In Praise of Ducks

mallard-male_portlandor_20100208_lah_8917“Oh, it’s just another Mallard.”

How many times have I said that? As a birder, I’m always looking for the rare bird, the unusual find that will add to my life list. Last month’s Snowy Owl fit the bill—getting such a great view of that magnificent predator was truly a once-in-a-lifetime experience.

I just got home from a week in northern Oregon and southern Washington. While I did pick up a couple of new species for my list, I mostly saw ducks. Lots of ducks. Hundreds of ducks. (Did I mention I was in Oregon?)

So—I looked at ducks. Really looked. And you know, ducks are pretty cool!

lesser-scaup_portlandor_20100208_lah_9070I’ve decided that I really like ducks. For one, they’re easy to identify. Yes, sorting out the Greater Scaup in a pond covered with Lesser Scaup can be dicey, but for the most part, a wigeon is different from a merganser, and neither looks like a Gadwall. After struggling with Empidomax flycatchers last summer, this is a relief.

hooded-mergansers-fcnc-2009-01-21-lah-621Also, ducks are easy to see. They don’t hide in thickets the way wrens do. They don’t strain your neck like warblers, flitting around in the highest branches. They just sit out there on the water, in plain view. Even better, they like to hang out in public areas such as your local park. With all the people around, they become pretty tame. You can consult your ID book while they paddle around, knowing that it’s unlikely they’ll fly away before you get a second look.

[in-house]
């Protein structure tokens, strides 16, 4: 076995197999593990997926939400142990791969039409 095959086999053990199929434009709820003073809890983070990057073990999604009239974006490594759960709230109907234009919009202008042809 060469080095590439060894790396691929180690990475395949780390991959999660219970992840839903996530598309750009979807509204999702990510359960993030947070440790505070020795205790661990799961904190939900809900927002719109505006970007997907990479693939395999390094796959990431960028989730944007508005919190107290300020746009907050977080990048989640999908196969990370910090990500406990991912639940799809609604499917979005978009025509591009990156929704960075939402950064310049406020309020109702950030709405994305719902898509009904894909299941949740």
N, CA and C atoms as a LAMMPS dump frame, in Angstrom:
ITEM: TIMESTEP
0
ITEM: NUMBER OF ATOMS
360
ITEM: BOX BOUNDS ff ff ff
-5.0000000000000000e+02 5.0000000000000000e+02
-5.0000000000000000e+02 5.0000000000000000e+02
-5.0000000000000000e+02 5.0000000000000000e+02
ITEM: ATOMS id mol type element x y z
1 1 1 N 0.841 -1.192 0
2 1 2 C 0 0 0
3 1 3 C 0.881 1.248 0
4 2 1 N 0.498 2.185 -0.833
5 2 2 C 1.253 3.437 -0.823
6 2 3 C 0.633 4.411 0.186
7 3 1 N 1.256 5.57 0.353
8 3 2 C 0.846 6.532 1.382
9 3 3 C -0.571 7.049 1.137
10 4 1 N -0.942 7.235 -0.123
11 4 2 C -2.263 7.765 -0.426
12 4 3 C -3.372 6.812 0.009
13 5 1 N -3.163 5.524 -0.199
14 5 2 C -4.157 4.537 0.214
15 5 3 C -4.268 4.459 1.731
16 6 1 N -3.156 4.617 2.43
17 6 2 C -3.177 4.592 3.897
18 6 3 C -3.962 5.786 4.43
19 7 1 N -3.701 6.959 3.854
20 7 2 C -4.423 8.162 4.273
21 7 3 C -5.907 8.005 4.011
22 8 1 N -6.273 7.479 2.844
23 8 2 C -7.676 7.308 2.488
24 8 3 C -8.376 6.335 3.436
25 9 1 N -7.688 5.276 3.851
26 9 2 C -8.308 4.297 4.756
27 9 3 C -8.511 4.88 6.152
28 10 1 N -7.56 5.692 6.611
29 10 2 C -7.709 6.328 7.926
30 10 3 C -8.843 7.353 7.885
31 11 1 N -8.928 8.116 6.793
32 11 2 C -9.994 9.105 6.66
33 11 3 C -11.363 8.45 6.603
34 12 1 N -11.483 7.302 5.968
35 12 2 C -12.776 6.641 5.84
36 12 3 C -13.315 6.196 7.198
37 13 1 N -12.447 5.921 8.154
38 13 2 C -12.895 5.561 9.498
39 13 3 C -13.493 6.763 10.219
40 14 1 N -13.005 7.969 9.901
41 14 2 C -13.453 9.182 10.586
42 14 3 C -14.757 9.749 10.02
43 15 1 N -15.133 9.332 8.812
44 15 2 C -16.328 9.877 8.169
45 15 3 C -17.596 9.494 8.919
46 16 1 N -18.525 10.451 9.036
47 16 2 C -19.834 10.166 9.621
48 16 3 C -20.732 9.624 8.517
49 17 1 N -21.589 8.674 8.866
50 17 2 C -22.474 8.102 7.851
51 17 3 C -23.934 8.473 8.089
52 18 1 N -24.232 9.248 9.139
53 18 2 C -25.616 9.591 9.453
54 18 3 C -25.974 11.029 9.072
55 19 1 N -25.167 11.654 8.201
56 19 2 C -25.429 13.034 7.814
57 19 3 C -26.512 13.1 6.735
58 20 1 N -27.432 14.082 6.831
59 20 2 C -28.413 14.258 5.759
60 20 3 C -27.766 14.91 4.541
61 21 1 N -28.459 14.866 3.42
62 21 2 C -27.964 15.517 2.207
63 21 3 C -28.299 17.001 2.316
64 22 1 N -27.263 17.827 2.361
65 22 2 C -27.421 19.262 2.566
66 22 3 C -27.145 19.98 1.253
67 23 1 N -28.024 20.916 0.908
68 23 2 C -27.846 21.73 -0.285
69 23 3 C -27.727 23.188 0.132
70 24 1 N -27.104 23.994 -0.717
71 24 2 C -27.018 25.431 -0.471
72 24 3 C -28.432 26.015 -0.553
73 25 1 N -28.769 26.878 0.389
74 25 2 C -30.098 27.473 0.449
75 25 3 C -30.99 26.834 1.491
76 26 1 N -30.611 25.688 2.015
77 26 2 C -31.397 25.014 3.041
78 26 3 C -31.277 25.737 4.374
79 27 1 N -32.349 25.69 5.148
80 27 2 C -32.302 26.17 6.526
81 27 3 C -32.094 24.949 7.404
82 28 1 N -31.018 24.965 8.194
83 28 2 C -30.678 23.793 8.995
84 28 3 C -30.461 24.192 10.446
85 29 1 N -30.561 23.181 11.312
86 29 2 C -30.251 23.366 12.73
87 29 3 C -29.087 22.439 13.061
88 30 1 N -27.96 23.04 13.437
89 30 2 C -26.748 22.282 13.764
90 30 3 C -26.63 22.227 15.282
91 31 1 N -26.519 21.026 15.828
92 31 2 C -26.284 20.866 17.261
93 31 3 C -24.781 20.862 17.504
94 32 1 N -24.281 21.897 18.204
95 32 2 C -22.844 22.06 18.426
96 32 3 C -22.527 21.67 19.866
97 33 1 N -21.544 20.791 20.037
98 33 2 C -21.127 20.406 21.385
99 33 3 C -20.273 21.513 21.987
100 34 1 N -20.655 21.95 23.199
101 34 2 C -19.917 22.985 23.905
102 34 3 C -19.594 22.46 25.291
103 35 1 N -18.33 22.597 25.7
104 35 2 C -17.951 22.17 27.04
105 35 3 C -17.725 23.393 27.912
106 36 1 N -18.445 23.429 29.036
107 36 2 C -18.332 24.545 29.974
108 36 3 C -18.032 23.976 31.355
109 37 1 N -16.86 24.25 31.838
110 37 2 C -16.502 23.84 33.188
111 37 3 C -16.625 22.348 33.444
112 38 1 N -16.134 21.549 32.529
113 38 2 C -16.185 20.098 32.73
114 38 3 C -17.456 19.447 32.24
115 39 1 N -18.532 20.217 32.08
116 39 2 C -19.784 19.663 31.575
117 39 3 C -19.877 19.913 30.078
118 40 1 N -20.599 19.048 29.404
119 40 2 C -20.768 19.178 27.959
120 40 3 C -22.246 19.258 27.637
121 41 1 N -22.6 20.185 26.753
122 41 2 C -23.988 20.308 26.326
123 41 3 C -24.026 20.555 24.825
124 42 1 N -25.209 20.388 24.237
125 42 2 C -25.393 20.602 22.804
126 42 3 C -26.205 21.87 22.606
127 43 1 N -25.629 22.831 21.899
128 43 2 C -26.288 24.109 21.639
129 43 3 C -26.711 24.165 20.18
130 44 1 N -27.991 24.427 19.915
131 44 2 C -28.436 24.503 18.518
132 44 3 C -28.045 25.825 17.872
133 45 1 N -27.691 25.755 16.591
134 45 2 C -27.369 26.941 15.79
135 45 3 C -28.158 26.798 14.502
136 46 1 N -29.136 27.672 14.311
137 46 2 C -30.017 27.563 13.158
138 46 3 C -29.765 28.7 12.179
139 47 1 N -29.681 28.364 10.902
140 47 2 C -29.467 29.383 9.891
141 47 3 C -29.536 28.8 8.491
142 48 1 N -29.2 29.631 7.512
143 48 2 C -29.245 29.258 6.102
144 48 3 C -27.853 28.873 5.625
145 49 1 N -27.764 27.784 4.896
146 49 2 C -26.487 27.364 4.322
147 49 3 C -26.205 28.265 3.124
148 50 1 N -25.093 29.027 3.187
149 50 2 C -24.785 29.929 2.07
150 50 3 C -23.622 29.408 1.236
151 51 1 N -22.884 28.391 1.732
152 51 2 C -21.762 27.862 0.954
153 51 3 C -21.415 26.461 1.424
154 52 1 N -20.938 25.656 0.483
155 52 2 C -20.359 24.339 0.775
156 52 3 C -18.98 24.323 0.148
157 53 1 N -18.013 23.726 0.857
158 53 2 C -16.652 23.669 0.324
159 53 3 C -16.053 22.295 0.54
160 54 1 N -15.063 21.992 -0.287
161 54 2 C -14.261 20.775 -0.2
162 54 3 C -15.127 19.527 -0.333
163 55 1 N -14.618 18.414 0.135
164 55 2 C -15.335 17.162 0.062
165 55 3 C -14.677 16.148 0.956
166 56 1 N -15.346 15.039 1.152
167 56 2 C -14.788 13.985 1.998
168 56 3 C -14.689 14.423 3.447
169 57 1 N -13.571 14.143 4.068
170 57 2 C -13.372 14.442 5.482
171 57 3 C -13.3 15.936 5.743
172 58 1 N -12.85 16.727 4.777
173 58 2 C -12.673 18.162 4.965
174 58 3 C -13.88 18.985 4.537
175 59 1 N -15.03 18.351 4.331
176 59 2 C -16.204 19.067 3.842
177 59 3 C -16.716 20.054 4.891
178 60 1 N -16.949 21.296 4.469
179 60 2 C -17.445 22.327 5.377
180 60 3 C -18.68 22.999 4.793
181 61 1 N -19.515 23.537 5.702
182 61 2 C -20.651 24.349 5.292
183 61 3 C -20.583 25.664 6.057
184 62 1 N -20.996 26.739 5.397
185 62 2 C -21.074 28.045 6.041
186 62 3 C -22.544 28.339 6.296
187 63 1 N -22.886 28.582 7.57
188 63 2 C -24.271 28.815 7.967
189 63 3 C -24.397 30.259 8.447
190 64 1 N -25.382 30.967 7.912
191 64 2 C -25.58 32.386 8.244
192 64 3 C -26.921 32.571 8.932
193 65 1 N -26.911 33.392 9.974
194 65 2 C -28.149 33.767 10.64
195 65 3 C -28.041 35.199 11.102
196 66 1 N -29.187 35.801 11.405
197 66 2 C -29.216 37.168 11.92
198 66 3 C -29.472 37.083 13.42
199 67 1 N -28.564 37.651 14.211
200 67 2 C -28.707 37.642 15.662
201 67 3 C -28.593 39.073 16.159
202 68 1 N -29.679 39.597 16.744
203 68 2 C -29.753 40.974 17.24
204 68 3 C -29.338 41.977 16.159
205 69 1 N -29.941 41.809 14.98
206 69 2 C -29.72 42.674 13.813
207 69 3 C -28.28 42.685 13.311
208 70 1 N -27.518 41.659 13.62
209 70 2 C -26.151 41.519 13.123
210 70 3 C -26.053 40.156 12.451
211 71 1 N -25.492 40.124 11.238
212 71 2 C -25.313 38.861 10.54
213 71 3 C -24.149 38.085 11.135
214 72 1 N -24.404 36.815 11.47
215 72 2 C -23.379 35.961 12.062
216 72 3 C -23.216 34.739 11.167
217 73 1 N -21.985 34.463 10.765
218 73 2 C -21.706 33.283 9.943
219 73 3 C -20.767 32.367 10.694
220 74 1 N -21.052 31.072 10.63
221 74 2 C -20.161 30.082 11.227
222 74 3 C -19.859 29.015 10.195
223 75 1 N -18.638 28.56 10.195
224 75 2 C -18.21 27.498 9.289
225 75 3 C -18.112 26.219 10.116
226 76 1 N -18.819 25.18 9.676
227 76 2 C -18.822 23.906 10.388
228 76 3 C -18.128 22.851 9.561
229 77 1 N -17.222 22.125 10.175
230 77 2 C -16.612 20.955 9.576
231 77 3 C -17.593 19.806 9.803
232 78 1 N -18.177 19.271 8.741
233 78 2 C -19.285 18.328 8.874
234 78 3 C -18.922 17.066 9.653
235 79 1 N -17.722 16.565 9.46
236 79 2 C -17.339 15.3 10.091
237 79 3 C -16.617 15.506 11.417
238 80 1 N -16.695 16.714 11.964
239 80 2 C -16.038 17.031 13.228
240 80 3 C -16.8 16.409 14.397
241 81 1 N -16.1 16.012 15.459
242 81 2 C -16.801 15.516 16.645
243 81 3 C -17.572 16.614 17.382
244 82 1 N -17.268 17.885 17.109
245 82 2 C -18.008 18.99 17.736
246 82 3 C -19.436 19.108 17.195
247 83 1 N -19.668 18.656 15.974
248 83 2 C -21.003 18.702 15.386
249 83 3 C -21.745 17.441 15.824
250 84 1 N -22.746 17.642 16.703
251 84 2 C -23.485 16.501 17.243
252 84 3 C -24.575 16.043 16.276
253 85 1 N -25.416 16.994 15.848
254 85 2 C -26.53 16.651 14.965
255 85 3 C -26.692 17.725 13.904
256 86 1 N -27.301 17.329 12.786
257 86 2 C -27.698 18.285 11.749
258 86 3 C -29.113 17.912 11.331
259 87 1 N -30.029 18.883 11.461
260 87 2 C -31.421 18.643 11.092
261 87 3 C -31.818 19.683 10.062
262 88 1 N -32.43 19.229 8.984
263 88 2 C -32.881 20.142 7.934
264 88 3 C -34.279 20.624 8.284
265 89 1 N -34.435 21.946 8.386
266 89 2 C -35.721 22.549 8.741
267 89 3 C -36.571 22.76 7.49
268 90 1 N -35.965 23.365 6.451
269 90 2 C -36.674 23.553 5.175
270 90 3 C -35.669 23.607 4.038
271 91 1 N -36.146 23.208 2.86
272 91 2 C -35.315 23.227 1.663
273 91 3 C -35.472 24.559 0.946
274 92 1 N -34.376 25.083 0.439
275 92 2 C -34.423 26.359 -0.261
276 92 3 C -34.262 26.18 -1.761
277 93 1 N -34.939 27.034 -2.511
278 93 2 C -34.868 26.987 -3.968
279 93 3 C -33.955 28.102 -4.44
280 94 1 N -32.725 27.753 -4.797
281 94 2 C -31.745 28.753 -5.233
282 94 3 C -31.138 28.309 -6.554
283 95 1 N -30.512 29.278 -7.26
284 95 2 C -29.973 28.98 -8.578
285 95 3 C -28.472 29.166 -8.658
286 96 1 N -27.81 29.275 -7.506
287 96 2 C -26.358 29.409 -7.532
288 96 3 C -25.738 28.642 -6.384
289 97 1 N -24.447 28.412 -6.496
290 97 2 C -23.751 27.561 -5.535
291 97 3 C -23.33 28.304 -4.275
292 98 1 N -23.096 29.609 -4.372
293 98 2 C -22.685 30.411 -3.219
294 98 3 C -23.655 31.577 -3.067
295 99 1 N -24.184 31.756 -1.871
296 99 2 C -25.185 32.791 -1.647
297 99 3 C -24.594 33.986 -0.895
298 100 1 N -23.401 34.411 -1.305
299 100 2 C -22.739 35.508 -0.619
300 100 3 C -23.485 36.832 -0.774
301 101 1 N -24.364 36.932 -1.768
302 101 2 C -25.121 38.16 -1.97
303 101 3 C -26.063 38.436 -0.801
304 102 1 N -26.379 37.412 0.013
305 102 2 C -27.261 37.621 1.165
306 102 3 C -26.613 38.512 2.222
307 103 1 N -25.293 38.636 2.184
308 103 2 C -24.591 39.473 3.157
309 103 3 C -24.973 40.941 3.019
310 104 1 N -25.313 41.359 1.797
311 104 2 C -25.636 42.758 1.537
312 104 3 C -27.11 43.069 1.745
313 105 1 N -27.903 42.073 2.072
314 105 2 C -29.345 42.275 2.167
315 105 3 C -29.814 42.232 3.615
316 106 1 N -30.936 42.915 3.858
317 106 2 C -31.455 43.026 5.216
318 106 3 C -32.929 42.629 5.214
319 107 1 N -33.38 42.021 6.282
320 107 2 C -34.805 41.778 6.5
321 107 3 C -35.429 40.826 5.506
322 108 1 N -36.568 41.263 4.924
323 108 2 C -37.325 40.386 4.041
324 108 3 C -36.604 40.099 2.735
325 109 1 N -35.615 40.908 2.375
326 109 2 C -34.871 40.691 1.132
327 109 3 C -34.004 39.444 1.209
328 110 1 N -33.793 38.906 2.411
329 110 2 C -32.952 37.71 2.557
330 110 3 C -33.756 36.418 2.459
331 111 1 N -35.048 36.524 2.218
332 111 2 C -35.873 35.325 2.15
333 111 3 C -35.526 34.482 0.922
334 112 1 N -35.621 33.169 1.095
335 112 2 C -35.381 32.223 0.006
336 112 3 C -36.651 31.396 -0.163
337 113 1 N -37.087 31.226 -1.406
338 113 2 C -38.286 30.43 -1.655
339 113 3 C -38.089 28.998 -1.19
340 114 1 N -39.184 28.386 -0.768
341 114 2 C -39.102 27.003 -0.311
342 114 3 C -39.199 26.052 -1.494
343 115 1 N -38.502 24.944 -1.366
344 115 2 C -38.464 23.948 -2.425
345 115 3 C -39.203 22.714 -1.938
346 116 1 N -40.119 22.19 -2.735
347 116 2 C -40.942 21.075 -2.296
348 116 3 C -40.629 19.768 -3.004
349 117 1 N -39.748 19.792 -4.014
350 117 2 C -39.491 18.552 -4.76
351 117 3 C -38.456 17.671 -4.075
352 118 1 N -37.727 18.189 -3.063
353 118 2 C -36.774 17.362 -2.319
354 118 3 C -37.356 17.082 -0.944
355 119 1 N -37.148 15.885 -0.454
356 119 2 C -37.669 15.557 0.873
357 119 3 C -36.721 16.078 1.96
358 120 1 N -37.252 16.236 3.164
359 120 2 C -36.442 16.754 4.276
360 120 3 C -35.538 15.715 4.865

wood-duck_portlandor_20100208_lah_9031

What I particularly noticed on this trip, however, was how pretty they are. Mallard with that iridescent green head, Shovelers in shades of brick red accented with black and white, the understated elegance of a Gadwall or Scaup—it’s all pretty dazzling when you think about it. And, who could have ever imagined a Wood Duck? Even the females look exotic, with that white eyeliner.

northern-shovelers-flying_ridgefieldnwr-wa_20100207_lah_8654From now on, I’m going to try hard to enjoy whatever birds are around, even if I’ve seen them a hundred times before. Being common doesn’t have to make them less exciting. I still ooh and aah over a crimson sunset. I still think carnations smell wonderful. Chocolate doesn’t lose its appeal just because it’s readily available. And Mallards are pretty spectacular birds. Just look at one!

Photos, in order: Mallard male, Lesser Scaup male, Hooder Merganser pair, Wood Duck male, Northern Shoveler pair.
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2 Responses to In Praise of Ducks

  1. Carey says:

    Wow…what a great variety of ducks! I love to (but rarely get to) see wood ducks and hooded mergansers. There are some very very large male mallards in the pond in Monument Valley Park….any idea what they would be? (Or why they are larger than the others?)

  2. LAH says:

    I don’t know for sure why the Mallards you saw were so big, but I have a guess. Perhaps they’re hybrids. Mallards have been bred to be domestic ducks, such as the all-white ones we sometimes see on farms and in parks. These tame ducks then breed with wild ducks, producing some pretty weird color combinations. I could easily imagine breeding domestic ducks for a larger size, since that would provide more meat us.

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